A singer’s primary genre can impact the likelihood of developing vocal fold injury and may even influence the specific type of injury that occurs, a recent study by UT Southwestern researchers suggests.
The two-part study, led by Lesley Childs, M.D., Associate Professor of Otolaryngology-Head and Neck Surgery and Medical Director of the Voice Center at UT Southwestern, involved the detailed review of more than 1,000 patient records. The findings, published in The Laryngoscope, yield new insights into the possible mechanisms of vocal injuries in singers, which could help facilitate preventive measures and earlier recognition and treatment.
Phonotraumatic lesions that develop on the vocal folds include benign nodules, pseudocysts, and hemorrhagic polyps, all of which can lead to hoarseness. These injuries are typically caused by overuse or straining of the voice.
The study found that while nodules were nearly equally distributed across all singing genres, opera singers presented with a significantly higher proportion of pseudocysts, and praise/worship singers were noted to have significantly more hemorrhagic polyps.
“These findings, combined with clinical observations, suggest that nodules may be related more to the speaking voice than the singing voice since they were more or less equally distributed across genres,” said Dr. Childs.
“At the same time, the style of singing, acoustic environment, and vocal demands unique to each genre clearly impact both the frequency and type of injuries that develop, with opera singers presenting with more chronic injury patterns and praise/worship singers presenting with more acute injuries.”
The first part of the study looked at the medical records of 712 singers who presented with dysphonia from June 2017 to December 2019. Of those patients, 191 (26.8%) were diagnosed with a phonotraumatic lesion.
The second part involved the review of 443 singer patients diagnosed with vocal fold lesions from July 2011 to March 2020, referenced against their primary genre of singing. This investigation enabled researchers to identify which genres had higher rates of injuries than others.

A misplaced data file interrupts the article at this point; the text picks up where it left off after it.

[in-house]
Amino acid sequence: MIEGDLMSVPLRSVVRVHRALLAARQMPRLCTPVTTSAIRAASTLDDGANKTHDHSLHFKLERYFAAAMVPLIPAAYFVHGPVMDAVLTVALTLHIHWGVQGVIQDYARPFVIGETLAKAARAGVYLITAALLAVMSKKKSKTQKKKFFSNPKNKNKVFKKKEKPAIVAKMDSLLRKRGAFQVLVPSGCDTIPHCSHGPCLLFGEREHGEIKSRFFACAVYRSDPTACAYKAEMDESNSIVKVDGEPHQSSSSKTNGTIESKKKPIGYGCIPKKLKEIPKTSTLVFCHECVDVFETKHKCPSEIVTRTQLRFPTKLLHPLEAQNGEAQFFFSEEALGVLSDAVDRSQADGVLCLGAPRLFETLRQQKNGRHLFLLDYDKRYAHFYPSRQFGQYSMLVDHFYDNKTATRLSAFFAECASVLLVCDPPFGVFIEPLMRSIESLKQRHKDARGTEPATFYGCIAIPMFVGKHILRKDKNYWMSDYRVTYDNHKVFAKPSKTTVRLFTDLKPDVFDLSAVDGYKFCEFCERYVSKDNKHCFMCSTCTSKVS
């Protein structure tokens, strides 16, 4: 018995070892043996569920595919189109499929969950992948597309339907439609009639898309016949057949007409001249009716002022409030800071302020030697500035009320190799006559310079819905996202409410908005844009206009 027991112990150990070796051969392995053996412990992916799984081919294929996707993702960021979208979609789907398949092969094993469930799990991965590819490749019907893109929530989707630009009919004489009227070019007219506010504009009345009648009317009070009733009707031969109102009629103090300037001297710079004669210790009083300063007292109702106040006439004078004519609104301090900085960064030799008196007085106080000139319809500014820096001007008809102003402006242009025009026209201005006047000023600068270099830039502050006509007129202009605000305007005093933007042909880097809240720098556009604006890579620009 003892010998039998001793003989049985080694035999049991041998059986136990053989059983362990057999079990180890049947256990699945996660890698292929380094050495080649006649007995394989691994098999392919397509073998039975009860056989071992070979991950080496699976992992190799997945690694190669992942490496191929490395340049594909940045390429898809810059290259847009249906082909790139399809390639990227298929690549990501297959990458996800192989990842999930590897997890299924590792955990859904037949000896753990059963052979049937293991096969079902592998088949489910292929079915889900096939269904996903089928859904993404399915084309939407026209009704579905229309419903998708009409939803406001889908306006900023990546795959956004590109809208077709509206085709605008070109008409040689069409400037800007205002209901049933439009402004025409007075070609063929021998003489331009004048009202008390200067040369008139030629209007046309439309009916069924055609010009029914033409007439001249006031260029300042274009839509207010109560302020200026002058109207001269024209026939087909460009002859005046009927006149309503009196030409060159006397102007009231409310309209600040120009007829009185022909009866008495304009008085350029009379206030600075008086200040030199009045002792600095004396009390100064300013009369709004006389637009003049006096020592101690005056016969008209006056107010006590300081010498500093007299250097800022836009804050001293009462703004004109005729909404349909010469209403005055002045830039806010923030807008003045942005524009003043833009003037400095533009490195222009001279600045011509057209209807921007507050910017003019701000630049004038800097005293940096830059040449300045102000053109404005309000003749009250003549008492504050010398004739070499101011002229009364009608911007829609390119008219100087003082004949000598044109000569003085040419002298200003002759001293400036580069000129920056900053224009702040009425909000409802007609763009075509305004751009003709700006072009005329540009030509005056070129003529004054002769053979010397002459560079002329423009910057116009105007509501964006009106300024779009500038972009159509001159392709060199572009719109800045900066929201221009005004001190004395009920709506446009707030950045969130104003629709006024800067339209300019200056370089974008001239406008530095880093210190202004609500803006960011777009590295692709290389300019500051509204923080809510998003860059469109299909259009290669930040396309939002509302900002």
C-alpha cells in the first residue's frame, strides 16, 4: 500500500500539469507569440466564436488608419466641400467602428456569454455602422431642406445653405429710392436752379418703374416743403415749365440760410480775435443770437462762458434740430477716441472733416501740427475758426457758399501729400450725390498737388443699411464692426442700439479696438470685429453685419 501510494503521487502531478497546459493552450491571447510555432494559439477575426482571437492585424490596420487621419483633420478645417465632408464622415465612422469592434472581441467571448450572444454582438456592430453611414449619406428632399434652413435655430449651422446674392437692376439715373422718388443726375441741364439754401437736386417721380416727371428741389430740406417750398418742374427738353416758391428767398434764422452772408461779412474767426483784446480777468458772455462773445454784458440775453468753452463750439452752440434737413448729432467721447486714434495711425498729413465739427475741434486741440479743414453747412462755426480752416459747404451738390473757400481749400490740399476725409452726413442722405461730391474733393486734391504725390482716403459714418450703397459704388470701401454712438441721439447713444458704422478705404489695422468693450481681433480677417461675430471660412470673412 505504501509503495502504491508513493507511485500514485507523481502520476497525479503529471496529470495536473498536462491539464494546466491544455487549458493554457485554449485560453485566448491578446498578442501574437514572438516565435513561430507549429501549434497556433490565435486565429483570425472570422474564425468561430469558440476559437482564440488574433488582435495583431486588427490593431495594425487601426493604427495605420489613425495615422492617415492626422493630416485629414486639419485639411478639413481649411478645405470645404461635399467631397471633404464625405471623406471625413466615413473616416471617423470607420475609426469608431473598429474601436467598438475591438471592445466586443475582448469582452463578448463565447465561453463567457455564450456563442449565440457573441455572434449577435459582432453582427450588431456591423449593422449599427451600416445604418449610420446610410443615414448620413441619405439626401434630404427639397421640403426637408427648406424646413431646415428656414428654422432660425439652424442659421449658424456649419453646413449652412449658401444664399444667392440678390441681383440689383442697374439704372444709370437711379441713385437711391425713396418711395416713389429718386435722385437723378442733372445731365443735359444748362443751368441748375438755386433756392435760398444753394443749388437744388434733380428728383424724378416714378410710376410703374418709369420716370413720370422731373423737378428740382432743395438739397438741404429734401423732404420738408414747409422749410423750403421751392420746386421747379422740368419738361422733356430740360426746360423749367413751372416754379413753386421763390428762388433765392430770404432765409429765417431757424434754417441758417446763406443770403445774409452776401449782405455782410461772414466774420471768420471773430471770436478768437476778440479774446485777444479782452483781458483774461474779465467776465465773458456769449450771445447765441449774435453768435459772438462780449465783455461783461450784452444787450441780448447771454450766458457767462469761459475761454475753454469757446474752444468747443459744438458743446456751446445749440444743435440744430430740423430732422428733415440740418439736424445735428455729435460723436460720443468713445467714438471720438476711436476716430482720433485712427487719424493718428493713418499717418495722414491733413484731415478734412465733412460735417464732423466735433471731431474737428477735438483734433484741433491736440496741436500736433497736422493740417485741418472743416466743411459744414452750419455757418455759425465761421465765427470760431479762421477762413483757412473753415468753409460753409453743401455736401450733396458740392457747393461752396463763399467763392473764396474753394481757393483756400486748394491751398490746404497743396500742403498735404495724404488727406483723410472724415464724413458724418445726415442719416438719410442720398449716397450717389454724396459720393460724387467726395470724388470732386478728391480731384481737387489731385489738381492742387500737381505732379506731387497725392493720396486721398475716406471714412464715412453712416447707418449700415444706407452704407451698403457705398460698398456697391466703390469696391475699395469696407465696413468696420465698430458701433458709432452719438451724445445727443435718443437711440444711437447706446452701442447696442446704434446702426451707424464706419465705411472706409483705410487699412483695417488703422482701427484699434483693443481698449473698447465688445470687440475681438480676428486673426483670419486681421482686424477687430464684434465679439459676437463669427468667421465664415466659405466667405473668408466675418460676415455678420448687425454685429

“Understanding the likelihood and potential causes of both chronic and acute injuries to the vocal folds is extremely beneficial for both singers and voice instructors,” said Dr. Childs. “By considering their singing genre’s unique vocal load, acoustic environment, and the vocal technique employed, they can work to modify behaviors and possibly prevent vocal fold injury.”
The new study complements earlier findings by UTSW Voice Center researchers on the causes and treatments of vocal injuries. In May, the Voice Center released a comprehensive study of more than 400 patients that identified the most common vocal injuries sustained by singers, both professional and amateur.
Raquel Lindemann Nguyen, 43, is a folk singer/songwriter who also works as an elementary school music and art teacher. She began losing her voice and was referred to Dr. Childs, who diagnosed her with muscle tension dysphonia.
“I couldn’t sing or teach,” Ms. Lindemann Nguyen said. “It was impossible to pursue my passion, and I was resigned that I would never sing again. Dr. Childs gave me my life back and more. She treated me with such compassion and kindness.”
Dr. Childs referred Ms. Lindemann Nguyen for voice therapy with Amy Harris, M.A., CCC-SLP, a speech-language pathologist at UT Southwestern.
Working with Ms. Harris once a week at first, and later twice a month, made all the difference. Ms. Harris focused on improving Ms. Lindemann Nguyen’s airflow, rebalancing the vocal subsystems, and teaching her to relax her throat muscles to sing more efficiently and reduce the strain that led to her overuse injury.
“It’s still a challenge, but I know I can always count on the UT Southwestern Voice Center for support,” she said.
The Voice Center, one of the largest in the South, employs a collaborative, multidisciplinary team of passionate voice care specialists to diagnose and treat injured singers. Several members of the Voice Center are singers including Dr. Childs, who is a classically trained soprano with experience singing in professional chamber ensembles and with Walt Disney Records.
Other UTSW researchers who contributed to this study include Ted Mau, Alexandra D’Oto, Dylan R. Beams, and Linda Hynan.